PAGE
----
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Stricken Russian nuclear icebreaker due at port: official

by Staff Writers
Moscow (AFP) May 10, 2011
A Russian nuclear-powered icebreaker that developed a radiation leak while on an Arctic mission was due Tuesday to arrive in the Barents Sea port of Murmansk after a five-day trek.

The 21,000-tonne Taimyr vessel shut down its 171-megawatt nuclear reactor on Saturday and will rely on diesel engines to make its way into port some time before 2000 GMT, a Rosatomflot nuclear fleet official said.

"The exact arrival depends on sea conditions," the nuclear fleet official told AFP by telephone from Murmansk.

"The reactor takes seven to 10 days to cool and then we will be able to assess the situation," said the official.

"That is why the decision to shut down the reactor was taken -- to give us a head start."

The 23-year-old icebreaker developed the leak on May 5 after completing a mission on the frozen Yenisei River in Siberia and starting its return trip through Arctic waters.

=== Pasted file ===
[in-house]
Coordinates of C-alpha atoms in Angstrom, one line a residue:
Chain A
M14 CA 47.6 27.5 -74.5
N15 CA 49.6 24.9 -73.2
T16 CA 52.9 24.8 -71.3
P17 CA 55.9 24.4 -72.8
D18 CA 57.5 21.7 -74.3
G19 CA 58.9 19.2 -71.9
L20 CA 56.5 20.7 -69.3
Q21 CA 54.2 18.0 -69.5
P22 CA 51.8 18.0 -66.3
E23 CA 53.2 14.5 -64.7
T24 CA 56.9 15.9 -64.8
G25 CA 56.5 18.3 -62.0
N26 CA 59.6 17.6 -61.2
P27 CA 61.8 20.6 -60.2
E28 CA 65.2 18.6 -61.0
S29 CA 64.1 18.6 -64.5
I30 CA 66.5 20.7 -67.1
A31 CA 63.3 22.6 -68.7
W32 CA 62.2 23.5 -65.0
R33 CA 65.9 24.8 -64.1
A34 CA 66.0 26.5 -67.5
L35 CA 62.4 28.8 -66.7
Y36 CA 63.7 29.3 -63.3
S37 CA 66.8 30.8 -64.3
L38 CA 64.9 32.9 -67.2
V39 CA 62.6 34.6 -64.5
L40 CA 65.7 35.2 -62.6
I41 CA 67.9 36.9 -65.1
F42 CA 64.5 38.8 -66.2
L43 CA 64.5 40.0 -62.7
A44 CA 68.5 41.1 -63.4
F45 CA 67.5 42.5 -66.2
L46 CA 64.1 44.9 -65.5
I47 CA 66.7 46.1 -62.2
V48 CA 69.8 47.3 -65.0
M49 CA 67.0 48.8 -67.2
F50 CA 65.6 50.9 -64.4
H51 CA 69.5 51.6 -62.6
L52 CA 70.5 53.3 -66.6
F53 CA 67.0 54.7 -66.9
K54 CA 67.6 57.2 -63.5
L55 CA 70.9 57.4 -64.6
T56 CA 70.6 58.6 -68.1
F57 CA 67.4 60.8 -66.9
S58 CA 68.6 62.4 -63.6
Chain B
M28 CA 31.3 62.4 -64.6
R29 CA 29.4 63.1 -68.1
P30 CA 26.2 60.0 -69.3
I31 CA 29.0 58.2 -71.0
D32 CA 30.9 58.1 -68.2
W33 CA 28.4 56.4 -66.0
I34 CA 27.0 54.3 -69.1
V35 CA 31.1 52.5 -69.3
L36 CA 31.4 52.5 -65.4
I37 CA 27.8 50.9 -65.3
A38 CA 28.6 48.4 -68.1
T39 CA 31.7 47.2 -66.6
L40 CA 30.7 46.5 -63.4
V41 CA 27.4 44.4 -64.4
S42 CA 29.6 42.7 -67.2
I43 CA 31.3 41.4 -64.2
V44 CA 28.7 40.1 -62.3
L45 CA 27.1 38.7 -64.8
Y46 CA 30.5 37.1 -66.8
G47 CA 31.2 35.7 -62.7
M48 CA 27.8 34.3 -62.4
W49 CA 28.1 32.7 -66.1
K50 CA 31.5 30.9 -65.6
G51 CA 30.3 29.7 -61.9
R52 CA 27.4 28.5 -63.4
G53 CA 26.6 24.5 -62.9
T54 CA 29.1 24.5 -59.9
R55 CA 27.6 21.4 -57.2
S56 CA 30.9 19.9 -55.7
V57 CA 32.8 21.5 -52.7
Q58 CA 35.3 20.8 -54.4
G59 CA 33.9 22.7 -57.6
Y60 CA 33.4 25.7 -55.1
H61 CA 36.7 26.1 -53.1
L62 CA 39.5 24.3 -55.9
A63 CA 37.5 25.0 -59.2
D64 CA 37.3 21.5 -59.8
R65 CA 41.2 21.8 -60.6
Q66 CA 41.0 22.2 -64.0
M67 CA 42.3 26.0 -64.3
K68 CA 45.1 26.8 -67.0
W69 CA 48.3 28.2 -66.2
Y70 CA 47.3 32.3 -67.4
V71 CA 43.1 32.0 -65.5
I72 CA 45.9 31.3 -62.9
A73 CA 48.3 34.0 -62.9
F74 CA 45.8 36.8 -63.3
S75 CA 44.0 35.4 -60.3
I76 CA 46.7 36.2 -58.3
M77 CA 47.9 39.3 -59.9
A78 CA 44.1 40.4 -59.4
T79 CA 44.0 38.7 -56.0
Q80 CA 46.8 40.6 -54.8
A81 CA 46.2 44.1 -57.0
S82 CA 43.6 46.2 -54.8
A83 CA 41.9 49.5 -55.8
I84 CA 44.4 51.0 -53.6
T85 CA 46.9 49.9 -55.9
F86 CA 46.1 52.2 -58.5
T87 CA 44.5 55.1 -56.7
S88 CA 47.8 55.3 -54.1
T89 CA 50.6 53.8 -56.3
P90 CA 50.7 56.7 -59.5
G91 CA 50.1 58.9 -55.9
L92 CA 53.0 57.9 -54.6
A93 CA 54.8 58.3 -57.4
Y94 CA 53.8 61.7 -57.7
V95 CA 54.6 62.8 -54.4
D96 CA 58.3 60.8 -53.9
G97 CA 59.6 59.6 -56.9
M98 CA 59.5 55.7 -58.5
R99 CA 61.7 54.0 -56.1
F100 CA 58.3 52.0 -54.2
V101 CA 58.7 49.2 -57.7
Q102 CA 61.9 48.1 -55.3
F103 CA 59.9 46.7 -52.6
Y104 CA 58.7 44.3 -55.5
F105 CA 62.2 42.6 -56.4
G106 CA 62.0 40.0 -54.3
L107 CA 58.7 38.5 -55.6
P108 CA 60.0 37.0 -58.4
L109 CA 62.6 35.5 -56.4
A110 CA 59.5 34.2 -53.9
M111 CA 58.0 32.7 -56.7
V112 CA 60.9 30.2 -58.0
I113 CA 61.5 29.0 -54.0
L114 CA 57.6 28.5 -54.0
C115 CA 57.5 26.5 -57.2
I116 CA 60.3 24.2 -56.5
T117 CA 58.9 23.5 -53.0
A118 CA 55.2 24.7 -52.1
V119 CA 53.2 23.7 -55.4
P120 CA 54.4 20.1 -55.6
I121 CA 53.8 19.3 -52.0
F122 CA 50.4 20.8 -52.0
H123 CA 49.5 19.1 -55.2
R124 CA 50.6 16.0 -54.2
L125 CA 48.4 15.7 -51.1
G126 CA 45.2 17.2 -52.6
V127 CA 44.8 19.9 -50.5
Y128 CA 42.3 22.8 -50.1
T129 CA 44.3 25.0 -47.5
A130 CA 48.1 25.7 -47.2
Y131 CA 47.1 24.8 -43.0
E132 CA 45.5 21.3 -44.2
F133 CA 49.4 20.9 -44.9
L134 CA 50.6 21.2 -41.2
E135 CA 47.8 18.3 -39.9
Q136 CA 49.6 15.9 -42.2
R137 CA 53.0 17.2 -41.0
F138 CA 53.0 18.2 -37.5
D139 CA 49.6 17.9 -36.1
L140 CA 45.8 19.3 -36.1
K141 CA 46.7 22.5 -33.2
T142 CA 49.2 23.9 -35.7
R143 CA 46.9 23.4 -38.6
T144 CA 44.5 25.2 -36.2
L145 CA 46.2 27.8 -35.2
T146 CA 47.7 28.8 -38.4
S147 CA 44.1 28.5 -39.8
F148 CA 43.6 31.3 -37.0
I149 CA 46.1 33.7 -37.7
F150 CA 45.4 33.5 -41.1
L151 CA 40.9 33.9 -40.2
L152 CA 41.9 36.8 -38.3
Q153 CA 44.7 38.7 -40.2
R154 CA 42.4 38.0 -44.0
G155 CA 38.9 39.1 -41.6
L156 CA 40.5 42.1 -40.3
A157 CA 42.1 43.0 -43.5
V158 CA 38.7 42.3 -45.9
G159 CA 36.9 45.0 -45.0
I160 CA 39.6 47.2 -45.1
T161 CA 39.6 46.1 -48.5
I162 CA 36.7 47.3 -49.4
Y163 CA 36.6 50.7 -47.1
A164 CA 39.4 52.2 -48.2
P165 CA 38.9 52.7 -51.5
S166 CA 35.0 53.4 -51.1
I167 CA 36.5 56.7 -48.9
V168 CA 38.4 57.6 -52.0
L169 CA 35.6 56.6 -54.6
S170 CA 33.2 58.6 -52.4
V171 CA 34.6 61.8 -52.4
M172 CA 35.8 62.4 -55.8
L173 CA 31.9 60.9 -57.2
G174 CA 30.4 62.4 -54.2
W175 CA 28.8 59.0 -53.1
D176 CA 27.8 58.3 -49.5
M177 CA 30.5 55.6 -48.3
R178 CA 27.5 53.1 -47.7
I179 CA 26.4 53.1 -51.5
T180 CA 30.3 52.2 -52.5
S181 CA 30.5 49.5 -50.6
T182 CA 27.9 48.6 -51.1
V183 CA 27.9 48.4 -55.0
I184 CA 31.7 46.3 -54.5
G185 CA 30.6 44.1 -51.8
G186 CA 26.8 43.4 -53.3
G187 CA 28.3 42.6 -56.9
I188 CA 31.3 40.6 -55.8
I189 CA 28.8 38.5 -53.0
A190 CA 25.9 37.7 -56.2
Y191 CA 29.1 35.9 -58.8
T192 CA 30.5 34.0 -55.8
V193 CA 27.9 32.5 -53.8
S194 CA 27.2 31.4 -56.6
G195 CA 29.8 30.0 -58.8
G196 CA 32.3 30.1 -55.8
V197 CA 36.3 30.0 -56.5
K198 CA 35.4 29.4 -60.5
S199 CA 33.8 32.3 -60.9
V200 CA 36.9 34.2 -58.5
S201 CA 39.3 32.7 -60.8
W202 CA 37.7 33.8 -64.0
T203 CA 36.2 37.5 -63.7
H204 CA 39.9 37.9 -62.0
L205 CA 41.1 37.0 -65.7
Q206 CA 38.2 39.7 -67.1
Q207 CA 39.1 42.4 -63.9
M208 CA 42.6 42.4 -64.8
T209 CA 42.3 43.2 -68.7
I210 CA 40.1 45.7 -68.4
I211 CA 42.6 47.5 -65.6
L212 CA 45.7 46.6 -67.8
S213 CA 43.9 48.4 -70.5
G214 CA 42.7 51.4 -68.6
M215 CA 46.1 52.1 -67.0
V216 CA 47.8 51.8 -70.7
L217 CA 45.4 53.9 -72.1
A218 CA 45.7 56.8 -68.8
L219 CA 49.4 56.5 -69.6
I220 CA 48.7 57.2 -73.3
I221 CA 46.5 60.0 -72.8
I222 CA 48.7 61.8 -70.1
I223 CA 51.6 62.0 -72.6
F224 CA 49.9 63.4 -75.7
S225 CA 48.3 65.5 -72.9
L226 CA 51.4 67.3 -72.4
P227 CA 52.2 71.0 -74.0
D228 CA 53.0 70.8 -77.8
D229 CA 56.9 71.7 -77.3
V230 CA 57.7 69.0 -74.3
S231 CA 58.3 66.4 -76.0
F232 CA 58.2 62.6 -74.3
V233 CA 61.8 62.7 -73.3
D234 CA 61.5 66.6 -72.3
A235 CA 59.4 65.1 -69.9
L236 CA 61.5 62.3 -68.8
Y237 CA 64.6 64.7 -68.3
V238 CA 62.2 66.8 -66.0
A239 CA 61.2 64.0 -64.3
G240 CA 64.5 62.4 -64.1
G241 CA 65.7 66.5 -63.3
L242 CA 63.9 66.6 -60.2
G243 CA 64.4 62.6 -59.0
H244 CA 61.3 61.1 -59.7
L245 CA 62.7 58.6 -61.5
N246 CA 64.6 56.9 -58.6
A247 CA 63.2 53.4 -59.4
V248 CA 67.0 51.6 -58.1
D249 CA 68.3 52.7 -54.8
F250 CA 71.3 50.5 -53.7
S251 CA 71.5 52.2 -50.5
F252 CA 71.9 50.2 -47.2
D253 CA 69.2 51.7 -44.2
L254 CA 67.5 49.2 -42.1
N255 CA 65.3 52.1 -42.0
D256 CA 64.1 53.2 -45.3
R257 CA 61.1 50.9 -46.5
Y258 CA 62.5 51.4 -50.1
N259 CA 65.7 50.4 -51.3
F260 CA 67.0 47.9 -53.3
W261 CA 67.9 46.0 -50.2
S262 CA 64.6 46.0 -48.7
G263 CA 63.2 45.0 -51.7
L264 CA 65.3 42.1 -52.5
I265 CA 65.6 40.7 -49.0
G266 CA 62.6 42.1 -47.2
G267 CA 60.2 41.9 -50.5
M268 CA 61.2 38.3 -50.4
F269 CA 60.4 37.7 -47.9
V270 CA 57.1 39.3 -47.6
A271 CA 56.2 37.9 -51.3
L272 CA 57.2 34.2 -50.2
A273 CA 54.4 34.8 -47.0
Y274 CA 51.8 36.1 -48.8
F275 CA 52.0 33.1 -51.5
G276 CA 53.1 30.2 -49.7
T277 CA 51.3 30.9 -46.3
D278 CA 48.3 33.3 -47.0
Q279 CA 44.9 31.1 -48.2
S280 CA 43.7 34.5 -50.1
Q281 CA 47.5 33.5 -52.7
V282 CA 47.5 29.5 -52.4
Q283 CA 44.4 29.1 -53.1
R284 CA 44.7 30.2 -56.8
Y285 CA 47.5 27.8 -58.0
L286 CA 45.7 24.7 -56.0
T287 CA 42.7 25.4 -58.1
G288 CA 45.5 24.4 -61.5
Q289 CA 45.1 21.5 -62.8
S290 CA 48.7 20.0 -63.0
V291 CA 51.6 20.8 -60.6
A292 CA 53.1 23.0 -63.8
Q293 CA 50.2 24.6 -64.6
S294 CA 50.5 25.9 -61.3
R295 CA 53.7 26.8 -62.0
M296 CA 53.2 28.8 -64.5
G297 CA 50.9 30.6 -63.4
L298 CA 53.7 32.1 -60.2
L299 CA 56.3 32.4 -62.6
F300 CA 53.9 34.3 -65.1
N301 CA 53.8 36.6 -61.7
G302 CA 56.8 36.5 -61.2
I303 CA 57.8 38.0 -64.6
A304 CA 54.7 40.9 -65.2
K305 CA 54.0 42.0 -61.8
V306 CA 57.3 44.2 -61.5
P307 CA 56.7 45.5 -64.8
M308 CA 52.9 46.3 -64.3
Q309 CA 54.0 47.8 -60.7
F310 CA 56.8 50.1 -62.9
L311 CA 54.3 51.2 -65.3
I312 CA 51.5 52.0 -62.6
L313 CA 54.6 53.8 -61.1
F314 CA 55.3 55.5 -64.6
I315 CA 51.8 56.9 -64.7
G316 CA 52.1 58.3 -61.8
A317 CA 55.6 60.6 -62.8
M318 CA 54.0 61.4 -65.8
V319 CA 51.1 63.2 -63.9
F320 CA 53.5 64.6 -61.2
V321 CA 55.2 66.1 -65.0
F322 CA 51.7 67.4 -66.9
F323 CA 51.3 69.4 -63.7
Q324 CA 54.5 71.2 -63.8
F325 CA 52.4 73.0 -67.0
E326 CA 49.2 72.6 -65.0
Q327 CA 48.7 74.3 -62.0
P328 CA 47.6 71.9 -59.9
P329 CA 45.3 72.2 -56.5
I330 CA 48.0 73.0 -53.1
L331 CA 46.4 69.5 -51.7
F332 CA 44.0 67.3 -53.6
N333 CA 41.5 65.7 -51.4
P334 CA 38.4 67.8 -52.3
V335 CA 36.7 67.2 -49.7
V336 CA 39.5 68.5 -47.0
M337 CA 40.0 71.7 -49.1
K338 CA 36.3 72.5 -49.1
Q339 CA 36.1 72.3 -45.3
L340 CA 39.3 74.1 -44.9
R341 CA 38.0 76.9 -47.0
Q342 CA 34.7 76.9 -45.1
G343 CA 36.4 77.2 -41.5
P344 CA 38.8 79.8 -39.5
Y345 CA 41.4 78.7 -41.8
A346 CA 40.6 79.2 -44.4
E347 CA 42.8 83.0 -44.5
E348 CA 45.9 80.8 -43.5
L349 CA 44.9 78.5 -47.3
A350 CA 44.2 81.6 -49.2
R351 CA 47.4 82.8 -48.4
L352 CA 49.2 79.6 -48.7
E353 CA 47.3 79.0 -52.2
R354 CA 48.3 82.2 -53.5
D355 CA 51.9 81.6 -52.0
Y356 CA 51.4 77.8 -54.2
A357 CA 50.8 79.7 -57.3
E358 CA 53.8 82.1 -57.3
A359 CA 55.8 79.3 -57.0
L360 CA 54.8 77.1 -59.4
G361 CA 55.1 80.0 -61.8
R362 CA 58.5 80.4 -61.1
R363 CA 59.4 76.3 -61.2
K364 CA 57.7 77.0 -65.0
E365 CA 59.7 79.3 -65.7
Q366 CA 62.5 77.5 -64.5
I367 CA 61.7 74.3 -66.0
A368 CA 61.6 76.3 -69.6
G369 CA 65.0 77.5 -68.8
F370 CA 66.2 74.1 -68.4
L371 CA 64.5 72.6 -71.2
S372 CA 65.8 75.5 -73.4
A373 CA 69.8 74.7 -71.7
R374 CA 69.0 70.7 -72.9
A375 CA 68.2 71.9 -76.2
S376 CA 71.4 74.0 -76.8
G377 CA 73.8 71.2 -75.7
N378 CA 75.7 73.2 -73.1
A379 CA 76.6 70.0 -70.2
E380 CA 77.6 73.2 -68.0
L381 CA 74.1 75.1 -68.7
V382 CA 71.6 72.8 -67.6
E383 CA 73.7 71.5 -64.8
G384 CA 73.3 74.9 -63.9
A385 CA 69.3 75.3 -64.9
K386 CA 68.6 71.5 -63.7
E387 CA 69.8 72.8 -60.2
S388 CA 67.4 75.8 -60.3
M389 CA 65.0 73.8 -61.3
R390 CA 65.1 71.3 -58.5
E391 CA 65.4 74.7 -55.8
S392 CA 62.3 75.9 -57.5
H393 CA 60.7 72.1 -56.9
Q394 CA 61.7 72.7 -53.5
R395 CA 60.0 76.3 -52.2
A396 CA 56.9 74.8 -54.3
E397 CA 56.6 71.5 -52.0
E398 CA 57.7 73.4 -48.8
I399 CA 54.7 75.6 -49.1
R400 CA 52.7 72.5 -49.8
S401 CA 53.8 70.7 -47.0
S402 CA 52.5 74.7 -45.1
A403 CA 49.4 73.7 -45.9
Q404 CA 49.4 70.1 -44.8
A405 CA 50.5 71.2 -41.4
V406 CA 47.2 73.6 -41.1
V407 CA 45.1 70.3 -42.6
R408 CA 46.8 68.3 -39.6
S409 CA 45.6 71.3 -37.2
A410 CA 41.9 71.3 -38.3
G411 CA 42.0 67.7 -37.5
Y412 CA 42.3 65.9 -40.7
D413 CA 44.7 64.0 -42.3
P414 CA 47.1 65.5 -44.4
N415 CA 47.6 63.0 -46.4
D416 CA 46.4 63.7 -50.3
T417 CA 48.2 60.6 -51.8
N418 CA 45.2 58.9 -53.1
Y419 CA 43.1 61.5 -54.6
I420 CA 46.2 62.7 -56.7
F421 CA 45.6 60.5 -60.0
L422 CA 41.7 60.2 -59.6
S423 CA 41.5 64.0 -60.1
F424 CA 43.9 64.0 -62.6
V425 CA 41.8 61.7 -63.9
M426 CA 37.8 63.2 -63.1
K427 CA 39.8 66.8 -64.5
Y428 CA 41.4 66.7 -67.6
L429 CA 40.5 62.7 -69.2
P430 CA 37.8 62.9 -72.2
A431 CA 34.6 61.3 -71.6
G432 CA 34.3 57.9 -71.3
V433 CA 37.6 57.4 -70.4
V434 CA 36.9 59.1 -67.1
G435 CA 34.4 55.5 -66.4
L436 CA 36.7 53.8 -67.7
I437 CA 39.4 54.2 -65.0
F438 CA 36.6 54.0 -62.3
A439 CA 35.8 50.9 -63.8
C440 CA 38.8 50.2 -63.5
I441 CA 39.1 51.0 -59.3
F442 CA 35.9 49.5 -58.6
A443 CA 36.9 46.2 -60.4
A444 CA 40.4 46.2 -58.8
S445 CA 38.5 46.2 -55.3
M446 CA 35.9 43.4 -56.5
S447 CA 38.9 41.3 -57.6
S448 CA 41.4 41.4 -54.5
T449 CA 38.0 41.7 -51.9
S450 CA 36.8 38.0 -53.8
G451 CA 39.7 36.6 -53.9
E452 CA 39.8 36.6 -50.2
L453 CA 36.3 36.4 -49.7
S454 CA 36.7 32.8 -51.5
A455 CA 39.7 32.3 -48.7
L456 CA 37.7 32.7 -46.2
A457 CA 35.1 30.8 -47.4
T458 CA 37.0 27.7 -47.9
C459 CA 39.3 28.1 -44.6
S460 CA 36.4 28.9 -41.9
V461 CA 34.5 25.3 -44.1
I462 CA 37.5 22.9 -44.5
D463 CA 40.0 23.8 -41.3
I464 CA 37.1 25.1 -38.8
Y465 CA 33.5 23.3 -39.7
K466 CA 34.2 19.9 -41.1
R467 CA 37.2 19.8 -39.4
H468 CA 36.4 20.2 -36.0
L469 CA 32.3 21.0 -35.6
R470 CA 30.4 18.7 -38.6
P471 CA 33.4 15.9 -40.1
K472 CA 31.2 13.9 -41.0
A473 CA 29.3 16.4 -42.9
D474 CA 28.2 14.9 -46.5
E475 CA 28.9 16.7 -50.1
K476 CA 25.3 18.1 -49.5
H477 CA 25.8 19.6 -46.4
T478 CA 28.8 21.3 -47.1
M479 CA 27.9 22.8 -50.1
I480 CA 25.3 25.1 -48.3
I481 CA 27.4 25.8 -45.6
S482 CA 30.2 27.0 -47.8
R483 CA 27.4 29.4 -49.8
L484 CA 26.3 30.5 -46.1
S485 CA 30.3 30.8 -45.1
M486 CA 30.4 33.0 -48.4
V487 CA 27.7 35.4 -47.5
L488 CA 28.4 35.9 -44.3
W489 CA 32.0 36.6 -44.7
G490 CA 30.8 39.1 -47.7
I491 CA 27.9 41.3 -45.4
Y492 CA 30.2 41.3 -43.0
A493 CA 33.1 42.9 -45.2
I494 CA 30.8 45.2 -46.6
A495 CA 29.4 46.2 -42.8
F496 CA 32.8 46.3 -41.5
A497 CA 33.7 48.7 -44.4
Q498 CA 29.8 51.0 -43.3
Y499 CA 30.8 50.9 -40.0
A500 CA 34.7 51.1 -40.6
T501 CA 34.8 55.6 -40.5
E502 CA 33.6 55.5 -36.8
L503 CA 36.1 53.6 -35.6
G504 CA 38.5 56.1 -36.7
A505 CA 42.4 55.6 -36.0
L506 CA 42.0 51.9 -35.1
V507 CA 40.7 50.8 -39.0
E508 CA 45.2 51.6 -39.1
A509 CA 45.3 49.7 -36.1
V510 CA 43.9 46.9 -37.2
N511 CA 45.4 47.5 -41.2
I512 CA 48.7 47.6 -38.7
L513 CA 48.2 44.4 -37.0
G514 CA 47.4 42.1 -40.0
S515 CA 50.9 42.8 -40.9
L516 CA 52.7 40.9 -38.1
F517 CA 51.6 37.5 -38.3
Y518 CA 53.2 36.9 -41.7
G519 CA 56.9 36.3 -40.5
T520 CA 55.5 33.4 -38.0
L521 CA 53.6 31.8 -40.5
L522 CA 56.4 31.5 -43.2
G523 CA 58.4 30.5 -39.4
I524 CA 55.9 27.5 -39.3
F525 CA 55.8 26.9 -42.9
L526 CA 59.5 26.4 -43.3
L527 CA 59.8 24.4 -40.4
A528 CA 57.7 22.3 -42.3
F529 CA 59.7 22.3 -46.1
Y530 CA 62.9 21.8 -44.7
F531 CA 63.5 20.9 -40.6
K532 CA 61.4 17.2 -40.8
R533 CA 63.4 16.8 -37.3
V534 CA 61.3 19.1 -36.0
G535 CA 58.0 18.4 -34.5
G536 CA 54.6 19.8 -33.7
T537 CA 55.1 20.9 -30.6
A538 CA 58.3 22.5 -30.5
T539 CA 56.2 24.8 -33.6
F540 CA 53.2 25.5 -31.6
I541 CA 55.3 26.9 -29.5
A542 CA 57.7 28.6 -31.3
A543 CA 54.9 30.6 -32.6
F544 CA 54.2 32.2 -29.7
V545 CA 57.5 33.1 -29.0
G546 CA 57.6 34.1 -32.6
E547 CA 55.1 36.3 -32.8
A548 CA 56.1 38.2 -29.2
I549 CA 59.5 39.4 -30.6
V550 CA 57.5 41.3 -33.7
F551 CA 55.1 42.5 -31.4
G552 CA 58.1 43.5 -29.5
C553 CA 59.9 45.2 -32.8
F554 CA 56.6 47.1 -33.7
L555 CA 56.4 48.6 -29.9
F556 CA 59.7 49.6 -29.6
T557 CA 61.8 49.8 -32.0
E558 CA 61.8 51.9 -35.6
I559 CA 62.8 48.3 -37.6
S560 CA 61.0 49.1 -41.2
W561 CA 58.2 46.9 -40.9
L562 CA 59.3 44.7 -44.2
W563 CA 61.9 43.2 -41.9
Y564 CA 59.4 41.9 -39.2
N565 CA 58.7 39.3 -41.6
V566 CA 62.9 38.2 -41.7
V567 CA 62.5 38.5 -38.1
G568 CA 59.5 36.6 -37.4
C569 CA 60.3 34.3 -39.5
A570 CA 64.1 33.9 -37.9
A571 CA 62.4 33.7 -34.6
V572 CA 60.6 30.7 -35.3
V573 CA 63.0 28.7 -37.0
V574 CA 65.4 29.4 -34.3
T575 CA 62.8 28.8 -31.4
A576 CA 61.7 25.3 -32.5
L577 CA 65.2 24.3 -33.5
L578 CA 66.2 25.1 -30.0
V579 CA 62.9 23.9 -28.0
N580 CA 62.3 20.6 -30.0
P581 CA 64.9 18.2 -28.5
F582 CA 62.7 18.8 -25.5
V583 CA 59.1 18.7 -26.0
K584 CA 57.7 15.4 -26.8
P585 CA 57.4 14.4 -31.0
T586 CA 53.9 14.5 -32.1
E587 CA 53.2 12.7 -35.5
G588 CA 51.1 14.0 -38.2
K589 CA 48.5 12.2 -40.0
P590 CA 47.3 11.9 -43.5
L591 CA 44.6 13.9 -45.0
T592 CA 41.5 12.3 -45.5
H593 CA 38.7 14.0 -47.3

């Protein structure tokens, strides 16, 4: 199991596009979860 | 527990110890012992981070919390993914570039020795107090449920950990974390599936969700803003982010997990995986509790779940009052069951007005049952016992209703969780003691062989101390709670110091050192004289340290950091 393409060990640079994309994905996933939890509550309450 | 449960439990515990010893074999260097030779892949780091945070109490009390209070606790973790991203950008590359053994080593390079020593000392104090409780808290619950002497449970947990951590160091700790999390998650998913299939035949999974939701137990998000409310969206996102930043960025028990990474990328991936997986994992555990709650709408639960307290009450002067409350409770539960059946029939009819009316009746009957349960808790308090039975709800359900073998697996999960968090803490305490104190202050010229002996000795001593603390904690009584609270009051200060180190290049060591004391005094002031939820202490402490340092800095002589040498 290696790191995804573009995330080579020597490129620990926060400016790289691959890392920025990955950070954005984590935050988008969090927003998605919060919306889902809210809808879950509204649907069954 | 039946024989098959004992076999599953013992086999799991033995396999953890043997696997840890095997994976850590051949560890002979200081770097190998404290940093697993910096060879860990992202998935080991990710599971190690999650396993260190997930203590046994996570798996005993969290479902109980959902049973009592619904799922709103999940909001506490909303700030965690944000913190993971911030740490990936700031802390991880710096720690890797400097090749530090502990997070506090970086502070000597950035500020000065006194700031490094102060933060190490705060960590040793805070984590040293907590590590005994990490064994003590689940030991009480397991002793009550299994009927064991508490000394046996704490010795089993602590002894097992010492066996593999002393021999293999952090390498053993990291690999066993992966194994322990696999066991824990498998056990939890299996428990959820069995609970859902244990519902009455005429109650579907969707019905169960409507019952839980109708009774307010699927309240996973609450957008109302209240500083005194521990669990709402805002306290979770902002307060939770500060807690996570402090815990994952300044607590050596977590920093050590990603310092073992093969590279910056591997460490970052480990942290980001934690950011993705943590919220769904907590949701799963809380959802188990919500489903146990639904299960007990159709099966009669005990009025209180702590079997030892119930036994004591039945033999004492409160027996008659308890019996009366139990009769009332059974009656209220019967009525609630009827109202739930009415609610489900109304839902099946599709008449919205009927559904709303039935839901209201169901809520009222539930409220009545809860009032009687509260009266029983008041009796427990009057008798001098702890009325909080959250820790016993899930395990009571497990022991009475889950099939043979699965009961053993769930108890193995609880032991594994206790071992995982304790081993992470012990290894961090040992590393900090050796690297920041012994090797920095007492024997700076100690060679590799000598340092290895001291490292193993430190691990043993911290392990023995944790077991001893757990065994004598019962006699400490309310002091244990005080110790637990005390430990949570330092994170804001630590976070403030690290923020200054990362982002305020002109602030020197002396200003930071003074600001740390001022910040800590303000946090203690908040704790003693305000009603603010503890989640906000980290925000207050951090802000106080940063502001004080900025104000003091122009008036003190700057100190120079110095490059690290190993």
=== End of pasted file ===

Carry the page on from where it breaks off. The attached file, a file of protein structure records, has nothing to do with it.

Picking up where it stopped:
The agency attributed the slight jump in radiation to "a leak in the primary coolant system" and stressed the event could be registered as a zero on the seven-point nuclear safety scale.

But neither the fleet nor its parent company Rosatom that oversees nuclear power had released any information about the incident since the initial reports came out.

National television has also avoided any mention of the episode.

The Norwegian-based Bellona Foundation that monitors nuclear safety issues in the region said the leak was the third such accident to strike Russian nuclear icebreakers in recent years.

A similar leak was reported on board the same vessel one year ago while the Arktika nuclear icebreaker had nuclear coolant problems a few years earlier, the Bellona Foundation said.

"But this is the first such situation to occur during the reactor's performance at sea," the group's report added.

The Taimyr is one of two nuclear icebreakers built for the Soviet Union by Finland in the late 1980s.

The US-based research organisation said the two Finnish ships were "originally designed for 100,000 hours of reactor life, but this was extended first to 150,000, then to 175,000."

Rosatomflot said local reporters will be invited on board the vessel on Wednesday to ensure that the vessel was safe.

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